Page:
I am a fat woman poet and was never slim, but I spent the first forty five years of my life not writing about myself - or not writing about what I looked like and most of what I felt. This of course is by no means uncommon with many or even most fat women poets. At least in those days. And perhaps even now. It is as if we suspended our own body shapes, our feelings, our cores in some unvisited center of our brains and left them there. We adapted to everyone else's shapes, thoughts, feelings and somehow take them as if they were our own.
And to an extent they are. We are after all members of poetic communities other than those of fat women. We are Americans (if we live here), or North Americans if we are from Canada. We are members of some ethnic group, maybe. We are members of a spiritual or religious group - perhaps. We are lovers of animals or oceans or wheat fields. We are often politically passionate. We are often indignant about how women of all sizes are treated and the way they are still objectified. We consider everyone's thoughts, needs, orientations..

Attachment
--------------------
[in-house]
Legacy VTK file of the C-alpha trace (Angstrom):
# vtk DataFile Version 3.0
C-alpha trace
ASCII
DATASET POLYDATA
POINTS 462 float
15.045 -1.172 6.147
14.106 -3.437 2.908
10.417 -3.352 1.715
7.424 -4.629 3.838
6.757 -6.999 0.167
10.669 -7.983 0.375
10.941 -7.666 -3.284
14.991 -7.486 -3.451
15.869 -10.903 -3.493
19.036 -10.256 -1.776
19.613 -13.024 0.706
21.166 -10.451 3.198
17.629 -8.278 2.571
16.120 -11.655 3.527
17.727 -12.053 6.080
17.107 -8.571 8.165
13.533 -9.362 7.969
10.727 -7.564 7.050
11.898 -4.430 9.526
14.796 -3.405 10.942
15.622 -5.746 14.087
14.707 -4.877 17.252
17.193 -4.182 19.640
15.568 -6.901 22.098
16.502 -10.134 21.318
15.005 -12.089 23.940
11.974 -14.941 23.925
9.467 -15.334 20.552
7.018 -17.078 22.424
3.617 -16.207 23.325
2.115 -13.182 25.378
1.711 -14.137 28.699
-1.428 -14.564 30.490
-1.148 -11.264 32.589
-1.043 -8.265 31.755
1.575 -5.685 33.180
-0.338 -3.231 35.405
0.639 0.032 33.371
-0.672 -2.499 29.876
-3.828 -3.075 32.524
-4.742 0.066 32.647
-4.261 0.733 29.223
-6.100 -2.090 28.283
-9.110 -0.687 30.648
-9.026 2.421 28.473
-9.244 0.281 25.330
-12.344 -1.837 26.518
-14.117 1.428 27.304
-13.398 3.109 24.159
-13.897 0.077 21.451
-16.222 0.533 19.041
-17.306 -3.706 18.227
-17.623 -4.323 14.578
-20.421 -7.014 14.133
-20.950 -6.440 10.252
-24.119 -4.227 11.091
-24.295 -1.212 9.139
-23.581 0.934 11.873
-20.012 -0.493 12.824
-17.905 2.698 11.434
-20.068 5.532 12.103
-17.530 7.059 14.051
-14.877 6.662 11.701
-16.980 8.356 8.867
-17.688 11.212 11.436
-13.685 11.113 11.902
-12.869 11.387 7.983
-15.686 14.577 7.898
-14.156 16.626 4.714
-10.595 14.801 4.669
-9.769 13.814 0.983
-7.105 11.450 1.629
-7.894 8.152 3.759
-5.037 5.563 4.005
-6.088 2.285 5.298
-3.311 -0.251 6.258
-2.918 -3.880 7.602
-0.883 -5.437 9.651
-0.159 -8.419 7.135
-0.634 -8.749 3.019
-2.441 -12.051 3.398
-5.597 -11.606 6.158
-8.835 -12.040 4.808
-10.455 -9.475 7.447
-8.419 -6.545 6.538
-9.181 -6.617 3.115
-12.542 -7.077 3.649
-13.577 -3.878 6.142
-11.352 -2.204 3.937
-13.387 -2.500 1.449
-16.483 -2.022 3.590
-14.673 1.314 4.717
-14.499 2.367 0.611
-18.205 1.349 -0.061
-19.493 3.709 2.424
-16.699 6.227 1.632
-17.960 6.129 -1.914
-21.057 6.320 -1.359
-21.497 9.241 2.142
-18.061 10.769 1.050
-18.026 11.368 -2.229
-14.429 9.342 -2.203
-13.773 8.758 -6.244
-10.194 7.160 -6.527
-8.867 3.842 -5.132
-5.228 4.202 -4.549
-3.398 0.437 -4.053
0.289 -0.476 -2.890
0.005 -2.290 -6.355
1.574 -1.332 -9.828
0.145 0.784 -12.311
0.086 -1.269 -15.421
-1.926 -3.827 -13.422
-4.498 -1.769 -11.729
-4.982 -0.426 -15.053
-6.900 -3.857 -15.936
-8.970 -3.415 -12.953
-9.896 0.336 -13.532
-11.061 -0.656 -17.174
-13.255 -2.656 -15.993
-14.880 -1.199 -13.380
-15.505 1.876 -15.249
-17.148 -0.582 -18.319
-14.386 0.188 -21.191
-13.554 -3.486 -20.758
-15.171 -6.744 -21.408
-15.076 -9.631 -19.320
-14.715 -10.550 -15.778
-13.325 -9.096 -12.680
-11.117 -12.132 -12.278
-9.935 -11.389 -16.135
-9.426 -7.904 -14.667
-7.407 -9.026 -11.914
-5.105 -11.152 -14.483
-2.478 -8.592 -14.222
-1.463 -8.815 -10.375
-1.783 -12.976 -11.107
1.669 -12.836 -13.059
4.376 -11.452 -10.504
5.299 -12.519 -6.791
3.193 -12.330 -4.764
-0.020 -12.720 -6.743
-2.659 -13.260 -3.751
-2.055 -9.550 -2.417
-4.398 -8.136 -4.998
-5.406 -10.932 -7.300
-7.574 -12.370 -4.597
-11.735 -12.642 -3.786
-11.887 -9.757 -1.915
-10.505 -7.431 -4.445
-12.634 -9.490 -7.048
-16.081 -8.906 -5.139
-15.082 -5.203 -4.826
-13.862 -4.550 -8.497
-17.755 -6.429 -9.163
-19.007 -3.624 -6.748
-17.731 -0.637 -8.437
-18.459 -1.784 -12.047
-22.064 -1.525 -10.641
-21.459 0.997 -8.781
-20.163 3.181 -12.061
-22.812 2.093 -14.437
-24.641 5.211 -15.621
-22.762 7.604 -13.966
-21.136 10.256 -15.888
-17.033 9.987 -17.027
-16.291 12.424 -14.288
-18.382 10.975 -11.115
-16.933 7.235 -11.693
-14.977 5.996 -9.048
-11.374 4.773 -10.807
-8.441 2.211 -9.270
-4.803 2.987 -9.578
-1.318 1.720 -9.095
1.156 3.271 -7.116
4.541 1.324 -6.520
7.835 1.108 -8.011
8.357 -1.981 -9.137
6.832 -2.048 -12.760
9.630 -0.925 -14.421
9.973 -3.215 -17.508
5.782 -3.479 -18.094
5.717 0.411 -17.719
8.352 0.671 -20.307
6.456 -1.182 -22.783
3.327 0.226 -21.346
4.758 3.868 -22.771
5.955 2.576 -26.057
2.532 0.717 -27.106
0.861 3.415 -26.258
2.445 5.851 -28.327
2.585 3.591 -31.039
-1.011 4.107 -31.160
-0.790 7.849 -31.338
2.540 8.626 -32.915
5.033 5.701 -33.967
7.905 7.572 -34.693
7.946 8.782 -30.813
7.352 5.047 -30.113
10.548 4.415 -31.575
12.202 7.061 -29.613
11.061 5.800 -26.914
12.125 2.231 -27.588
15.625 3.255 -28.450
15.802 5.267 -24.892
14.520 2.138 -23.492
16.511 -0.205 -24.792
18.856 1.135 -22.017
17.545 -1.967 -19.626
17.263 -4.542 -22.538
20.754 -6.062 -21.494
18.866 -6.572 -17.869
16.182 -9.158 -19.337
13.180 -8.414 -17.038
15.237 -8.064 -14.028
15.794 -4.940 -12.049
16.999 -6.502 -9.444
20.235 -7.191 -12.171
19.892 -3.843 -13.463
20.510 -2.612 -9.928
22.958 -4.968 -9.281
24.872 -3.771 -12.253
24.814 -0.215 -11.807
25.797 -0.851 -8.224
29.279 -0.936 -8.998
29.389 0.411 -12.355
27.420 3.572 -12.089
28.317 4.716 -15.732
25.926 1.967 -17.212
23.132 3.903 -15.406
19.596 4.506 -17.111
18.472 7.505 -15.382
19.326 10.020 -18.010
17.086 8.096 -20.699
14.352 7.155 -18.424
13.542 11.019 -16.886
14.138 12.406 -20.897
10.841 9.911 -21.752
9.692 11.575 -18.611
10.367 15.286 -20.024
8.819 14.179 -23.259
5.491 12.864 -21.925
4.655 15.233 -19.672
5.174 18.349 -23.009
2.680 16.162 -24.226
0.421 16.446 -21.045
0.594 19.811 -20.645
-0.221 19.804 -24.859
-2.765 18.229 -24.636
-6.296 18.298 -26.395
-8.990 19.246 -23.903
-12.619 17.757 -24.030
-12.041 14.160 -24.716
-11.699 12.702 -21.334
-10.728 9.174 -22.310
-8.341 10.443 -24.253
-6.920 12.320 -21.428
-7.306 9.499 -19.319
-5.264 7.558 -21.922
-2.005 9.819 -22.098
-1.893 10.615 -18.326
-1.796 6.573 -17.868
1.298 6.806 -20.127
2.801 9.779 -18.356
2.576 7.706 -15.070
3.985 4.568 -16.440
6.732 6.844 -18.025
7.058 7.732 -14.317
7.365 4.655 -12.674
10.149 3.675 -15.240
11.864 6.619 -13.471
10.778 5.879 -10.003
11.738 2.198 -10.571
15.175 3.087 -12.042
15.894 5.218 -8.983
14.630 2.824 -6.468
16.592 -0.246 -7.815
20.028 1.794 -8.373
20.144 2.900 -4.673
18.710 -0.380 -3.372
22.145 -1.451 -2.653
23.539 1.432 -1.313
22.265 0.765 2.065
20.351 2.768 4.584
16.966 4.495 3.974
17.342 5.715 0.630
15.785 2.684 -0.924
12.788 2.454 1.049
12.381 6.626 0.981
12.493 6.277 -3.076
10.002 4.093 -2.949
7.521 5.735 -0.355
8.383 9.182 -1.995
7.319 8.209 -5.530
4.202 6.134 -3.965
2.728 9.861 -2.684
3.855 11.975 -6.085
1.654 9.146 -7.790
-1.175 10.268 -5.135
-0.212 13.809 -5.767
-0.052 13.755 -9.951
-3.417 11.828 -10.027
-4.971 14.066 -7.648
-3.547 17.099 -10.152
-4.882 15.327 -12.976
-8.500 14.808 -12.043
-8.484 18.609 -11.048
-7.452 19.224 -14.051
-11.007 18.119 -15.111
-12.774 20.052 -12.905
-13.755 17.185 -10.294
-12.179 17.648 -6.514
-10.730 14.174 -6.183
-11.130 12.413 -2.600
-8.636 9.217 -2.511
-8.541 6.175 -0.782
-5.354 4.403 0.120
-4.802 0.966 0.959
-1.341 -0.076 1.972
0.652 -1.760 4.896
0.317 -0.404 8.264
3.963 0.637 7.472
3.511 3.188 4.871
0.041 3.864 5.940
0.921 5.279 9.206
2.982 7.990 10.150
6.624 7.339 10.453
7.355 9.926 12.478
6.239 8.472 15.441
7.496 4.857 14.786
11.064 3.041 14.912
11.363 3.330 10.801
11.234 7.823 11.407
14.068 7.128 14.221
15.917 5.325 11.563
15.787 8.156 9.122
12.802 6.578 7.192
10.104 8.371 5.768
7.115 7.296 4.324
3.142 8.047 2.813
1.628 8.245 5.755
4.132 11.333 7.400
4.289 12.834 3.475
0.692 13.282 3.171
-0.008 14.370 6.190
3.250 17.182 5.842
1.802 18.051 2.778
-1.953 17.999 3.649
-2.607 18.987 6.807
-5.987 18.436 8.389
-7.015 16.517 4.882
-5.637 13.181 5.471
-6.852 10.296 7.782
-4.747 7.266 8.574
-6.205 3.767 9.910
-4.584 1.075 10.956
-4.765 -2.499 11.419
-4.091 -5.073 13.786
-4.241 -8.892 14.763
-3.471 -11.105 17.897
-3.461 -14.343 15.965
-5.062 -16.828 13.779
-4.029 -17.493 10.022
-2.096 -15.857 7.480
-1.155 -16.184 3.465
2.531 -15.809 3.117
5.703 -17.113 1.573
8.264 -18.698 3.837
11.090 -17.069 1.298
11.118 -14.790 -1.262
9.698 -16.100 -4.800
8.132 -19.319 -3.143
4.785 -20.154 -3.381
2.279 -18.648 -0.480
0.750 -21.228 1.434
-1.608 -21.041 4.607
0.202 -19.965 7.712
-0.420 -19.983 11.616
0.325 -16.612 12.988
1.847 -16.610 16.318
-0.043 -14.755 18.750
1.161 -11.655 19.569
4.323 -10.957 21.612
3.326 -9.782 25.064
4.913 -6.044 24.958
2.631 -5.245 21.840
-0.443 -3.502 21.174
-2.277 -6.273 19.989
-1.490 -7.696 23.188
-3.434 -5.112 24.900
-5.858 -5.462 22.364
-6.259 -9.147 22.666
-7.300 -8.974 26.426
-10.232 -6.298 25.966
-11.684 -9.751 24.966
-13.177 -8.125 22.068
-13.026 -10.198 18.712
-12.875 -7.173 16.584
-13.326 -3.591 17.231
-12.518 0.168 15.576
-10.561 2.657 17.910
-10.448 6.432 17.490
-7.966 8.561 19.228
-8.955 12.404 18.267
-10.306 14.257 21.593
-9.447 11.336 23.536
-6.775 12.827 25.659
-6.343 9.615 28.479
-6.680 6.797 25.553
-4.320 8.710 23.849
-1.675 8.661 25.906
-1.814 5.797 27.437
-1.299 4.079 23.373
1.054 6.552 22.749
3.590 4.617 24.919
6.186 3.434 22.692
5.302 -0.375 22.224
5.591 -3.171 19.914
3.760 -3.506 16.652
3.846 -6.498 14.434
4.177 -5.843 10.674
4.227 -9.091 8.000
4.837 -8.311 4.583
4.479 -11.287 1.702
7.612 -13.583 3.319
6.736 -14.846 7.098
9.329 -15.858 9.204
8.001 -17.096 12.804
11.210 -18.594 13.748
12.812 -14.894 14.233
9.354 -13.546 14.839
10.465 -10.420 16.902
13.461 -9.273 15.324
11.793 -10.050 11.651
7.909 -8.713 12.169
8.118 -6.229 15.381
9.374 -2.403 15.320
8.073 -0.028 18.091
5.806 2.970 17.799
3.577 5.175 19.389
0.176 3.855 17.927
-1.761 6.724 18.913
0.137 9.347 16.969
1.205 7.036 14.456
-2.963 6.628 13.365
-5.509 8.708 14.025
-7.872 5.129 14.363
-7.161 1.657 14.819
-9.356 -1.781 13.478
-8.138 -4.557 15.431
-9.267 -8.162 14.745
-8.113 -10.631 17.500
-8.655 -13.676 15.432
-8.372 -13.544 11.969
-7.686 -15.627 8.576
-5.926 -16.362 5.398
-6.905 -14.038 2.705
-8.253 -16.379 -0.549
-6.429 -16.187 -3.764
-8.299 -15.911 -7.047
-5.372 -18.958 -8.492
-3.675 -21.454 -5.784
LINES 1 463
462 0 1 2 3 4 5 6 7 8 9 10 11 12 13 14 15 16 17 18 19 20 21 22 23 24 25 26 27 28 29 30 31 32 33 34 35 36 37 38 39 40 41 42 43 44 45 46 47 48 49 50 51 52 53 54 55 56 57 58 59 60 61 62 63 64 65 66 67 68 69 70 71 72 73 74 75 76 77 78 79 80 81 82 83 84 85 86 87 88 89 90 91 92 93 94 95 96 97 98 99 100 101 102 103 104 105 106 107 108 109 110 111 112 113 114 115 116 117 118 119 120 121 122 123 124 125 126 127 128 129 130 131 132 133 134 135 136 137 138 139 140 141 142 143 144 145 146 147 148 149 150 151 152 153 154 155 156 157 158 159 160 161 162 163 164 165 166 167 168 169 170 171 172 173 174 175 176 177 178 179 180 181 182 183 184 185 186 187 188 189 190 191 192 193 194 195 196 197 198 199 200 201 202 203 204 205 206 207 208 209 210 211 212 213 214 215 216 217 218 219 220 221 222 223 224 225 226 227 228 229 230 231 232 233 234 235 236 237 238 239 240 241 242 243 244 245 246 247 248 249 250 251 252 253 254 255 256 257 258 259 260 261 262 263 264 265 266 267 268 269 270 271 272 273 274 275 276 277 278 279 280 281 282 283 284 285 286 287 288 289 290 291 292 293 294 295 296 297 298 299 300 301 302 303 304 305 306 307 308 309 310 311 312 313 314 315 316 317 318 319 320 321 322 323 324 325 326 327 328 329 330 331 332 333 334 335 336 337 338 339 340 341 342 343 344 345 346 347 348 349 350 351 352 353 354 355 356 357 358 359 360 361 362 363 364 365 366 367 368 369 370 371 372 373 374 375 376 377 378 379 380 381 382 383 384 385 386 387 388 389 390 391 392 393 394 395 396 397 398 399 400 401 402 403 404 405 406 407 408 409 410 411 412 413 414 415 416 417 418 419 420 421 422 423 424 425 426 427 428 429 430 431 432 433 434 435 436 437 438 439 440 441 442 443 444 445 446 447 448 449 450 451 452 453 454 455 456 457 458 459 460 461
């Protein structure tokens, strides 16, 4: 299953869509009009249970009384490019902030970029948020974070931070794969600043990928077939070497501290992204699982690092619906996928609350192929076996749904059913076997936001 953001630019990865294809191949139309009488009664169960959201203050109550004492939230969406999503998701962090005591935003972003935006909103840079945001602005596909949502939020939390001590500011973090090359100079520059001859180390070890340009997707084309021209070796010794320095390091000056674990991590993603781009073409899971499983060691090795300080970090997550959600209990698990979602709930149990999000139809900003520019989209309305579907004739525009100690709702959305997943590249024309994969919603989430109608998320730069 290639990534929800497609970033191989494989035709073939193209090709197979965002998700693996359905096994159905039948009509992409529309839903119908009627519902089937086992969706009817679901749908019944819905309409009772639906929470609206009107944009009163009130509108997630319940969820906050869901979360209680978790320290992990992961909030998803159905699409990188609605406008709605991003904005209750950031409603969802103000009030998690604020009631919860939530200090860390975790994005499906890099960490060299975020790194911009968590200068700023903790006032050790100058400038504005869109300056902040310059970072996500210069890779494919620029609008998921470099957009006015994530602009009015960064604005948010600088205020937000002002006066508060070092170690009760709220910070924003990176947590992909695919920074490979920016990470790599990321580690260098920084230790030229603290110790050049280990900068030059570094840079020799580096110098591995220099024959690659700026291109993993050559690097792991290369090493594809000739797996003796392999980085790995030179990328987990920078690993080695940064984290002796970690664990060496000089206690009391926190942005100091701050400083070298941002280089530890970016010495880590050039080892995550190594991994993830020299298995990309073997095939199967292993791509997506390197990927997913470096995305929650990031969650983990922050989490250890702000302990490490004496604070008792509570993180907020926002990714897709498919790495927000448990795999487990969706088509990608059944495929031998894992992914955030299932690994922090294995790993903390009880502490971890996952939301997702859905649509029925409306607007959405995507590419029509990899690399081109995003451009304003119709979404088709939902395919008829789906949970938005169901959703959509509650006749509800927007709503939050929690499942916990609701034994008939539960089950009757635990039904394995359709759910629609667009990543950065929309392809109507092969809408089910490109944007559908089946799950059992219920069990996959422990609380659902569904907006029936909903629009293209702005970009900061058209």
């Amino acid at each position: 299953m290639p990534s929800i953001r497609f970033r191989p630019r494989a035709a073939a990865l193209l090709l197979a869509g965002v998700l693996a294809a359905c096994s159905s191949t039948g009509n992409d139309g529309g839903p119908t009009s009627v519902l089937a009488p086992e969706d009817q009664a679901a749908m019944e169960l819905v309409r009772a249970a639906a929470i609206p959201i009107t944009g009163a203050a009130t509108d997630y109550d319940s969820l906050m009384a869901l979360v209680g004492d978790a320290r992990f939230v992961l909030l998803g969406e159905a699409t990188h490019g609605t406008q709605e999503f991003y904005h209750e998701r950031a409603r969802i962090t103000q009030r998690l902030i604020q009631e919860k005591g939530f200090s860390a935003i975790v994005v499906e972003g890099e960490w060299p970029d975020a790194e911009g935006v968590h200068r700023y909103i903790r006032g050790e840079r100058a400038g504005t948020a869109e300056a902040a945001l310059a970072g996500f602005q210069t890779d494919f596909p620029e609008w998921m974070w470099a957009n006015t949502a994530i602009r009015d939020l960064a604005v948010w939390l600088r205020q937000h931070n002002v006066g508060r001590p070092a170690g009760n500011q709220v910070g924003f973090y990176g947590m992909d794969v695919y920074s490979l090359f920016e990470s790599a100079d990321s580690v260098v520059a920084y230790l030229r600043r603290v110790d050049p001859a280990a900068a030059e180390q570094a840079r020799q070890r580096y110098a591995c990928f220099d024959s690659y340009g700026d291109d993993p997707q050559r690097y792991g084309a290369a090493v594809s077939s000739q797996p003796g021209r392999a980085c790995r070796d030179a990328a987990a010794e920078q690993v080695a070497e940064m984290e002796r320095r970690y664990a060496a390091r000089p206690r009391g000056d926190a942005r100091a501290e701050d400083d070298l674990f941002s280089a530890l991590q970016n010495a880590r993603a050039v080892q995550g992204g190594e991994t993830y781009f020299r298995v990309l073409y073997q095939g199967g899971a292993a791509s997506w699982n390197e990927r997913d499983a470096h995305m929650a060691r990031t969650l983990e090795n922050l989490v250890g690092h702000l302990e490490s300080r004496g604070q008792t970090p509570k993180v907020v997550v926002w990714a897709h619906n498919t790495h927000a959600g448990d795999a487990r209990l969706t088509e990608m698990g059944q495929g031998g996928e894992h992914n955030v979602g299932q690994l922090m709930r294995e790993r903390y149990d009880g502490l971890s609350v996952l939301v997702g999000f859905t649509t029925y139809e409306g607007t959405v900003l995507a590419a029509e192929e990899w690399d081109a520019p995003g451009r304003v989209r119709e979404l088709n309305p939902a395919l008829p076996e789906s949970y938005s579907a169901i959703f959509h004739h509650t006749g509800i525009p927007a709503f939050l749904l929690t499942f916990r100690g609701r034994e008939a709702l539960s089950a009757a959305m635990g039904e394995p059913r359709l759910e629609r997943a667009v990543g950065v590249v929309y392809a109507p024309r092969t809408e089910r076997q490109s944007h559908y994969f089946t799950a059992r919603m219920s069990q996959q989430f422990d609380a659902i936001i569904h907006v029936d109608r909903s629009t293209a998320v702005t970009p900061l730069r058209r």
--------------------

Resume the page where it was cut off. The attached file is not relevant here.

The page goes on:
Except our own. And we don't even recognize that we are doing this until...we recognize it.
And when we do, the world and the images it creates and the ways in which we create them looks as if it has been enlarged by a factor of a million. The connections we make from our new realization, that we write ourselves and the world and the day as fat women poets, not just as poets, not even just as women poets, transforms not only our poetry, but our existence.